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  • Keyhole surgery to hitch up rectum

  • Treatment for internal or external or external prolapse of the rectum

  • Man-made or natural mesh/ implant

  • 24 hour average hospital stay




Ventral Rectopexy 

Introduction: What does Laparoscopic Ventral Mesh Rectopexy mean?


This is a keyhole operation that hitches up the rectum and sometimes the vagina using sutures and mesh.                  


When is LVMR performed?
This operation is most commonly performed for patients with  external rectal prolapse (that is when the rectum has turned itself out and hangs outside) or internal rectal prolapse (when the rectum has telescoped into itself but has remained within the body) causing obstructed defecation syndrome (ODS). Both of these conditions could also cause incontinence as the predominant symptom.


How are patients prepared for the operation?
You may have one or more of the following investigations to obtain more information and ensure the operation is right for you:


  1. Flexible sigmoidoscopy/ Colonoscopy

  2. Defaecating proctogram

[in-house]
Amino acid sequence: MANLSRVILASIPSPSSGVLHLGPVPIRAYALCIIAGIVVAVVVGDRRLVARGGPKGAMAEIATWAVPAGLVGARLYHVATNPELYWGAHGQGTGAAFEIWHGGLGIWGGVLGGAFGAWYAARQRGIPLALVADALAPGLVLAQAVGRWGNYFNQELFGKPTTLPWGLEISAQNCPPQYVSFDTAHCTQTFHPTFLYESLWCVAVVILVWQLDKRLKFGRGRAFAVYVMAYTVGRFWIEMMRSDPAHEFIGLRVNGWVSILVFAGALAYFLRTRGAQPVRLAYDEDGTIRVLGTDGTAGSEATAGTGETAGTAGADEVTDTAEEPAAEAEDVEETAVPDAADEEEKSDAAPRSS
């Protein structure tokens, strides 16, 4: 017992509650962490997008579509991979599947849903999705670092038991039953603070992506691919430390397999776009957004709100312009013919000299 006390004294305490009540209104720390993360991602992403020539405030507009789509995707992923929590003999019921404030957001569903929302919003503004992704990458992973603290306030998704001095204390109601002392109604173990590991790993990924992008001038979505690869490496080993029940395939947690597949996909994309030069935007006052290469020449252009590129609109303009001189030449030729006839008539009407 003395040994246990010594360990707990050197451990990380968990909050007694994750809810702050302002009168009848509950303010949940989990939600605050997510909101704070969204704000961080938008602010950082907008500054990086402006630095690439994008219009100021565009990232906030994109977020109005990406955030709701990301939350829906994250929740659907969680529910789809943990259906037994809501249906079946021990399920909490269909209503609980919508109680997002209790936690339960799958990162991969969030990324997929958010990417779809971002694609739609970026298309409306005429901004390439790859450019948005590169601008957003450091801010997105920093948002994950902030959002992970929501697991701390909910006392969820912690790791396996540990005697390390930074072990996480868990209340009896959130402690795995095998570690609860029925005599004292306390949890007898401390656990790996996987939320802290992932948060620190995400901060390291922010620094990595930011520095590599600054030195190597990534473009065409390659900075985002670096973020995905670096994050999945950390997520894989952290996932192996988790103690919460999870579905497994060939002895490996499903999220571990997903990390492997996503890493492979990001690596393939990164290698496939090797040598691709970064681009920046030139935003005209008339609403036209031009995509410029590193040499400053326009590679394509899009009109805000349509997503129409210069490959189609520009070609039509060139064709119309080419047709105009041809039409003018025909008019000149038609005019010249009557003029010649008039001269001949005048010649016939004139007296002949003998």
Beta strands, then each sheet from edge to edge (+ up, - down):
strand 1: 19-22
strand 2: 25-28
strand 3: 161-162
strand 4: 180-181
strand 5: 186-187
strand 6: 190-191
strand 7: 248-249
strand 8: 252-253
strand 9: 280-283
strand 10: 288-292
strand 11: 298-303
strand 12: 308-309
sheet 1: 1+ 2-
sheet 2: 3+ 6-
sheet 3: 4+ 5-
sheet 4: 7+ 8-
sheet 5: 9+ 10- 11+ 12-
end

3. Transit studies

  4. Anorectal physiology

  5. Endoanal ultrasound.


You will attend a pre-assessment appointment prior to your admission for surgery. This is to check that the anaesthetic will be safe for you and to carry out any further tests that are necessary. You will then usually come up to hospital on the morning of the operation.

How is LVMR performed?

You will be given an enema on the morning of surgery. The operation is performed under general anaesthetic by keyhole surgery. The surgeon opens up the space between the rectum and vagina; then opens up the peritoneum (the thin layer that lines our insides) alongside the rectum. By operating only in front of the rectum, the surgeon stays away from the nerves supplying the bowel and genitalia. A piece of mesh is stitched to the front of the rectum and this mesh is in turn secured to the sacrum (lower backbone) pulling the bowel up out of the pelvis and preventing it from telescoping down. This restores the rectum it to its normal anatomical position.  



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